It’s still a little too hot to enjoy that full bodied Cabernet or Syrah right now. Though most of
you reside in the continental states, I’m sure it’s still a little warm for you too (especially since
many wineries still have the warning that wine shipments aren’t recommended right now due to
the summer temperature). What’s a Gochiso Gourmet to do? Simple, look for bargain white
wines that refresh and quench at the same time without burning a hole in your wallet.

You could play it safe and look for Sauvignon Blanc, Pinot Grigio or Riesling. Or you could be
adventurous and look for those “other white wines” with those strange names. And because of
those strange names, demand for these wines aren’t as great as the Sauvignon Blancs and Pinot
Grigios of the wine world which usually translates to lower prices.


Not to be confused with Verdelho of Portugal, Verdejo is the primary grape of the Rueda region
of Spain. It previously was used to make a semi-oxidized white wine along the lines of a Fino
Sherry. These days, most vintners produce a medium bodied white table wine that has similiar
aromatics of Sauvignon Blanc

Bodegas Naia Verdejo ($14.29)
Grapefruit and gooseberry are the two most pronounced aromatics with the unmistakable
pebble and stone qualities found in many Spanish wines. Think of it as Sauvignon Blanc without
the “pipi du chat”. Because of the pronounced citrus fruit and acid, a chilled bottle is the perfect
sipper for 90 degree weather.


While Oroya is not a grape variety, it is the name of an unusual white Spanish wine made
specifically for sushi by Japan born winemaker Yoko Sato. It consists of 60% Airen , 30%
Macabeo and 10% Muscat with the Airen providing clean fruit flavors to balance shoyu and
wasabi, Macabeo providing a good acid backbone to cleanse the palate between bites and Muscat
giving the wine a touch of sweetness to temper wasabi’s heat.

Oroya ($10.89)
Pineapple and citrus on the nose with a medium body and good acid and a short clean finish.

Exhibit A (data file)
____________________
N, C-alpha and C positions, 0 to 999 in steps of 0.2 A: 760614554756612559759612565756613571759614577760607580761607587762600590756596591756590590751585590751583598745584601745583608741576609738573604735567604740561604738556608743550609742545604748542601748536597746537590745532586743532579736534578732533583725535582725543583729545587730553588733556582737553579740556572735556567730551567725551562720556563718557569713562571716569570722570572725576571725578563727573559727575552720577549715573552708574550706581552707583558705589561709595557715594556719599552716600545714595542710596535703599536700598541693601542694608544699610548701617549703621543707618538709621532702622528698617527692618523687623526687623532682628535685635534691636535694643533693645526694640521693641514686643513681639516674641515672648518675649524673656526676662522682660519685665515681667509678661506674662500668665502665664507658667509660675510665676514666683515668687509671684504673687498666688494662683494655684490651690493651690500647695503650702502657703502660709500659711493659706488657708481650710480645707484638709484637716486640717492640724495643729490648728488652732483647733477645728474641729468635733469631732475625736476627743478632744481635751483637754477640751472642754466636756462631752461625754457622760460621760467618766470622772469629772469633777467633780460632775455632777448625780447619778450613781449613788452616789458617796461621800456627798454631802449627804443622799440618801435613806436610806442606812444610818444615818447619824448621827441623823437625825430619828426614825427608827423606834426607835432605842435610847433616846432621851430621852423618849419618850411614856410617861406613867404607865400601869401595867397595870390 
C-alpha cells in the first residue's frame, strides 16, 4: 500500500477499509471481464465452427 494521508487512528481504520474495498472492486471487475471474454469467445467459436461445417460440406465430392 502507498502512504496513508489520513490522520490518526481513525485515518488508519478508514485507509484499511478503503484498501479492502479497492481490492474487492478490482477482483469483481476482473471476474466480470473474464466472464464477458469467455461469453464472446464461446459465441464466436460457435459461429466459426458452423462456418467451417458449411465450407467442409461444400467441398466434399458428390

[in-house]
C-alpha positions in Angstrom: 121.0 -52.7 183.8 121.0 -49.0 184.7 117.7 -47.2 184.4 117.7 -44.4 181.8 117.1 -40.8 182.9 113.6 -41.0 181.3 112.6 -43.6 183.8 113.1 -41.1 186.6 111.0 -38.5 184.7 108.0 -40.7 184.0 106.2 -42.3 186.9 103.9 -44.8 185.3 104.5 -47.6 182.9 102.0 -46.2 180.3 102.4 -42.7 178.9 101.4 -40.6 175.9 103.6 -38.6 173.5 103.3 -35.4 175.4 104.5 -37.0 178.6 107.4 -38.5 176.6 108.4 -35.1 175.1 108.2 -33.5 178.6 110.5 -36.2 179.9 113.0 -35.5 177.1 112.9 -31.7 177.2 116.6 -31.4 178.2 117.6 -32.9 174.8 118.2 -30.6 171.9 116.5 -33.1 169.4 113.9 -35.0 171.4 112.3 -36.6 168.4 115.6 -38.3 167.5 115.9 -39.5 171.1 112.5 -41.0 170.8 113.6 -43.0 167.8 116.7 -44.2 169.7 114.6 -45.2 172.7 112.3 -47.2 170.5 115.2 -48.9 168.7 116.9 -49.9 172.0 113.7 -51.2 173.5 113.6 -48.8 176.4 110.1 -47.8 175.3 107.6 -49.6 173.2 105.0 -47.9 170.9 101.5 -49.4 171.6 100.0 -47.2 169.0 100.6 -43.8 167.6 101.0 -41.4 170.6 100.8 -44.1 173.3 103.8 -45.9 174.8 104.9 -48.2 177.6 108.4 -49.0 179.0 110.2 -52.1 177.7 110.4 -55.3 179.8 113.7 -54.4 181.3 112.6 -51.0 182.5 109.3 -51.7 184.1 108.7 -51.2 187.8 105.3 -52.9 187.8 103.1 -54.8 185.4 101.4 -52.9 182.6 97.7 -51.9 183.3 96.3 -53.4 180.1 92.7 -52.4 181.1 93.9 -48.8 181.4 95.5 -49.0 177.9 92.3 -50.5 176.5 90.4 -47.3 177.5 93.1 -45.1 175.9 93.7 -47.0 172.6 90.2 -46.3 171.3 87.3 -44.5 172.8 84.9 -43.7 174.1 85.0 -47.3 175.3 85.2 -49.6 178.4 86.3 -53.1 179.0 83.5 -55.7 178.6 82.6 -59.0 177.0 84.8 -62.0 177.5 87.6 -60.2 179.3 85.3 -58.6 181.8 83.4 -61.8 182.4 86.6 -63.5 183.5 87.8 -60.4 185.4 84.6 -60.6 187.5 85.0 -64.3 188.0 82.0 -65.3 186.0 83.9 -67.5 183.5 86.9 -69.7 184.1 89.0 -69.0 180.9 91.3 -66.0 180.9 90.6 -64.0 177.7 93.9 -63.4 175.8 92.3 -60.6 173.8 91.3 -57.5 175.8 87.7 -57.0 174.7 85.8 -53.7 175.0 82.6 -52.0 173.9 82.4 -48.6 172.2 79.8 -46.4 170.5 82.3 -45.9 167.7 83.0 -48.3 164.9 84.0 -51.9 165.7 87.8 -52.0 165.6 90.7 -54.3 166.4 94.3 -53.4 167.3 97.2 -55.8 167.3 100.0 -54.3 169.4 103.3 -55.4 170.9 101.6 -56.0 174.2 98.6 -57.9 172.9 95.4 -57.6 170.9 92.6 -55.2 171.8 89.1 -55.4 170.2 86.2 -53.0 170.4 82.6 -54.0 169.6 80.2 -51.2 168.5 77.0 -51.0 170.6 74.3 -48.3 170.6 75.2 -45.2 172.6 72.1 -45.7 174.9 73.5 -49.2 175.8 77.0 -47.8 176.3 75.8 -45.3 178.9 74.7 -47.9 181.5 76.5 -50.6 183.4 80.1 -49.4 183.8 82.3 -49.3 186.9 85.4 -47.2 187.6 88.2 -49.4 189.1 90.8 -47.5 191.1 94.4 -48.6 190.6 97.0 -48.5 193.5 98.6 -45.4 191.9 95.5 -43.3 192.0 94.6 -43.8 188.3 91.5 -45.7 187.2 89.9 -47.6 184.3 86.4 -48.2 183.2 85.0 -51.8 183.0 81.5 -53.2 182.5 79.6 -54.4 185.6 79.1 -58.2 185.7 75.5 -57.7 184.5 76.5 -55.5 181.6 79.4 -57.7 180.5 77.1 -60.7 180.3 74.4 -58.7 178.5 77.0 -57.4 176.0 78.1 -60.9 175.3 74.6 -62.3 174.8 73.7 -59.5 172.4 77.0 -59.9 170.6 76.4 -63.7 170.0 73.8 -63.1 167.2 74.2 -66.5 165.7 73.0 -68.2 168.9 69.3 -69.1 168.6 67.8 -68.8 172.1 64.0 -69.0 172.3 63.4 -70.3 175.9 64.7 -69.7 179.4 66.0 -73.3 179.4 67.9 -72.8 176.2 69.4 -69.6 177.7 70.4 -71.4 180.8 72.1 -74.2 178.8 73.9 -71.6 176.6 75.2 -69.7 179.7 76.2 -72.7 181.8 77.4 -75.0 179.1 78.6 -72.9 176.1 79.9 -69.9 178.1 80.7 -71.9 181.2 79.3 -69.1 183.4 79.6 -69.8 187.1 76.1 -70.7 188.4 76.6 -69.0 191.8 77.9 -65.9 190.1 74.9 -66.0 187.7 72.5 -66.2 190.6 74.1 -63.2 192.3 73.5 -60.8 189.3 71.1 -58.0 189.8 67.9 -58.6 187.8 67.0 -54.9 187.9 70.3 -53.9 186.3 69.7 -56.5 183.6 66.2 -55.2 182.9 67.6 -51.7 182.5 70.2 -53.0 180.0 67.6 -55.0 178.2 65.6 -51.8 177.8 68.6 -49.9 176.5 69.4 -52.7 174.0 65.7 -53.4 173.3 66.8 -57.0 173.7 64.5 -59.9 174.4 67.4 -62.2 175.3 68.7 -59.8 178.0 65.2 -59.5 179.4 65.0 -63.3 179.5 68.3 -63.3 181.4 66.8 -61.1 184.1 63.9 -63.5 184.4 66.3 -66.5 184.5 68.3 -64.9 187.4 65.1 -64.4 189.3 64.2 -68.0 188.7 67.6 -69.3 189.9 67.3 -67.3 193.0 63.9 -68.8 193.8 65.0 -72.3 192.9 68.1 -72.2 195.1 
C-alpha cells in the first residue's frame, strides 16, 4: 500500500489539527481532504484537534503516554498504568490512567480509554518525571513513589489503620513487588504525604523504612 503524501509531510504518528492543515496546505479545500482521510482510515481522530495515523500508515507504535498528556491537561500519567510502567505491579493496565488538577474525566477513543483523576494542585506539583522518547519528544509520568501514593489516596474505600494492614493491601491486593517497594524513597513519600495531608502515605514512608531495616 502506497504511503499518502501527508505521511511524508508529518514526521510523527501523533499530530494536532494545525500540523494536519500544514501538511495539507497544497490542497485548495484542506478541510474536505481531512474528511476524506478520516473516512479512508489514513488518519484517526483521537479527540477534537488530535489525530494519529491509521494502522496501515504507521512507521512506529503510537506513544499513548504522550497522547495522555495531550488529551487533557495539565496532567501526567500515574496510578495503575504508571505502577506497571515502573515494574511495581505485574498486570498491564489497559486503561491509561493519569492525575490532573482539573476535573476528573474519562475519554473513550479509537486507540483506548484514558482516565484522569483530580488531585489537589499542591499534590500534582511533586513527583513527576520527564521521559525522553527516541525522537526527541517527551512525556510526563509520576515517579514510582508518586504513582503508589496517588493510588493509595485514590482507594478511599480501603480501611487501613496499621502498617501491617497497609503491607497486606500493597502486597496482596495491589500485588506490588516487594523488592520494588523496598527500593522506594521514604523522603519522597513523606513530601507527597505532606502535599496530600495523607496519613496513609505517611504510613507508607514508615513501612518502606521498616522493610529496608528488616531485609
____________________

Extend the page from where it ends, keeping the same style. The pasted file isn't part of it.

Very good with sushi or raw seafood when you can’t find your favorite sake to sip.


Made primarily from the Garganega grape in the Veneto region of Northern Italy, Soave is the
name of the wine and not the grape (Soave can include up to 30% Trebbiano or Chardonnay).
Soave Bolla was one of the first marketed but there are many other labels now available.

Inama Soave Classico ($12.99)
Citrus rind and honeysuckle with loads of stone and pebble. Medium body with a nice balance
of fruit and acid and a medium finish. The perfect food wine for seafood, grilled veggies, chicken
or pork.


Once again, Orvieto is the name of the wine, not the grape varietal itself. Orvieto is actually a
blend of Grechetto, Procanico (Trebbiano), Cannaiolo and Verdelho and it is named after one
of Umbria’s more picturesque hilltop cities situated between Florence and Rome.

Ruffino Orvieto ($9.95)
Mineral and stone followed by white flowers and citrus on the nose. Medium light body with
undertones of honey and a short finish. Great with light salads and mild cheeses.


This late ripening white grape originated in Spain or Portugal but is now widely planted on the
islands of Corsica and Sardinia. It produces fragrant wines with citrus, pear and mineral notes
with medium body and a nice acid and sugar balance. Also being planted in Lodi and San Luis
Obispo so you may see more domestic Vermentino in the future.

Argiolas Costamolino Vermentino ($16.39)
Lemon, citrus and mineral on the nose with a medium light body, good acid and a medium
finish. The perfect partner with seafood!

Therefore, I encourage you to be adventurous with those summer sippers as those last rays of
summer filter through the atmosphere. Most are great as aperitifs, great with seafood, great with
lighter summer faire and very good for the pocketbook. As the Bizarre Foods host on the Travel
Channel always says, “if it looks good, eat it”. I say “if it sounds strange, drink it”.
Summer Quenchers